Asian refiners receive full Saudi crude allocations for March

Singapore (Platts)--17 Feb 2017 555 am EST/1055 GMT

Saudi Aramco's major crude oil buyers in Northeast Asia and Southeast Asia are receiving full term allocations for Saudi crude oil loading in March, according to traders contacted by S&P Global Platts this week.

March allocations for Chinese buyers were met and traders at China's top trading companies said they were not aware of any requirements that were not met.

Traders at several Japanese end-users also said their March requirements were met and were not aware of cuts to any company in the country.

The same was said by the biggest crude oil importers in South Korea and Taiwan.

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Traders at oil companies in Thailand, Malaysia, the Philippines and Indonesia also said their requirements for March were fully met.

In India, a trader at a private refiner said he was not aware of any cuts to the country's buyers. State-controlled companies did not respond to Platts queries.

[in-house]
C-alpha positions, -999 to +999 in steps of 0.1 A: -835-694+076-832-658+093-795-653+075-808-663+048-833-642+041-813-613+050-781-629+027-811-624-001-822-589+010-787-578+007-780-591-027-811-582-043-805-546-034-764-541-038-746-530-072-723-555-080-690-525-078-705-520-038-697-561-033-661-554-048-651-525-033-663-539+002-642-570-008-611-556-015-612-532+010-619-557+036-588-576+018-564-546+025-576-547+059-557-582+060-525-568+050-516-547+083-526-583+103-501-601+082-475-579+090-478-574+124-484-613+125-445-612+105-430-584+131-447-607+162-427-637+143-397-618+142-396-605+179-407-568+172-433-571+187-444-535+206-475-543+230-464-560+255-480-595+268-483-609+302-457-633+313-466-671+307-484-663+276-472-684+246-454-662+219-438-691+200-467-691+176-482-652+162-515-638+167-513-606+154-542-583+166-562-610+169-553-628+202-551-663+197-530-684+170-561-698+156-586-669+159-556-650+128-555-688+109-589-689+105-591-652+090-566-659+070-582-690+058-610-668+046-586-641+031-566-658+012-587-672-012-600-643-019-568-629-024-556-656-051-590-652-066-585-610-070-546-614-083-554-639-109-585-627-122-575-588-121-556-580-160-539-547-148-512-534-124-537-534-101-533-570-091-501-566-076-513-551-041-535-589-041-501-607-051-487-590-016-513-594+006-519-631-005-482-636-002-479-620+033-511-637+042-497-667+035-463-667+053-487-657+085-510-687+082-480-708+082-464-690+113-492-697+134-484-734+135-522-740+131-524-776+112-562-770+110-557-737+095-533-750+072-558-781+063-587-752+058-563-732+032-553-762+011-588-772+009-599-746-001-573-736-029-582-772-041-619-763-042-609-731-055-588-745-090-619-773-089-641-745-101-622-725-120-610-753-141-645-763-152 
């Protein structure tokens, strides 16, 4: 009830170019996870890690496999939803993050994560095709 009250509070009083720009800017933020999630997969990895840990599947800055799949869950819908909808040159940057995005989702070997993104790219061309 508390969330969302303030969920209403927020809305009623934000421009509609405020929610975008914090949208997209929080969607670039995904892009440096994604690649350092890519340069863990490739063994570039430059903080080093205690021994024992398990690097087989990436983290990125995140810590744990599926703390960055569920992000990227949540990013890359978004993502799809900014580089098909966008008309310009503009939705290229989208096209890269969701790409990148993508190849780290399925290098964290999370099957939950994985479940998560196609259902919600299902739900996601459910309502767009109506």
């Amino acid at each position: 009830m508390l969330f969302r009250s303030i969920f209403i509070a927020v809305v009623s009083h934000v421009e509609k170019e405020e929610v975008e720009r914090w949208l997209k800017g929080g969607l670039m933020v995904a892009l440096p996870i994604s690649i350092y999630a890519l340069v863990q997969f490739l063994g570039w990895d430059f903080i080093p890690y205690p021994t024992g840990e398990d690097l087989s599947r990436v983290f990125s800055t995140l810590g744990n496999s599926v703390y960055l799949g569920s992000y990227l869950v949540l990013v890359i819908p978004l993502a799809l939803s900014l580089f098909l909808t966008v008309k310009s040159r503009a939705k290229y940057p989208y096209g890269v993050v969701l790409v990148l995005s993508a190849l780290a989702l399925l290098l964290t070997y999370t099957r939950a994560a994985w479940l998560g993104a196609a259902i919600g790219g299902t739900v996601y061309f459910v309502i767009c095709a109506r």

Some buyers may be receiving lower volumes in March simply because their demand has fallen in part due to refinery turnarounds, according to market participants.

Higher-than-expected official selling price differentials set by Aramco for its Asia-bound crude oil grades loading in March, especially on the lighter grades, could have also spurred some buyers to look for alternatives, traders said.

This made it even more unlikely for Aramco to not meet their March requirements.

A recent Platts survey showed Saudi Arabia's crude oil production in January had fallen to 9.98 million b/d.

That is below its allocation of 10.06 million b/d under the OPEC and non-OPEC agreement to cut production, as crude oil exports declined by more than 500,000 b/d in the month, Platts trade flow software cFlow showed.

It is also the first month Saudi Arabia's production has been below 10 million b/d since February 2015, according to the survey archives.

Full allocations to Asian buyers seemed to be at Europe and US buyers' expense when total production is lower, with unconfirmed cuts to western customers heard.

--Dexter Wang,

--Ada Taib,

--Edited by Irene Tang,

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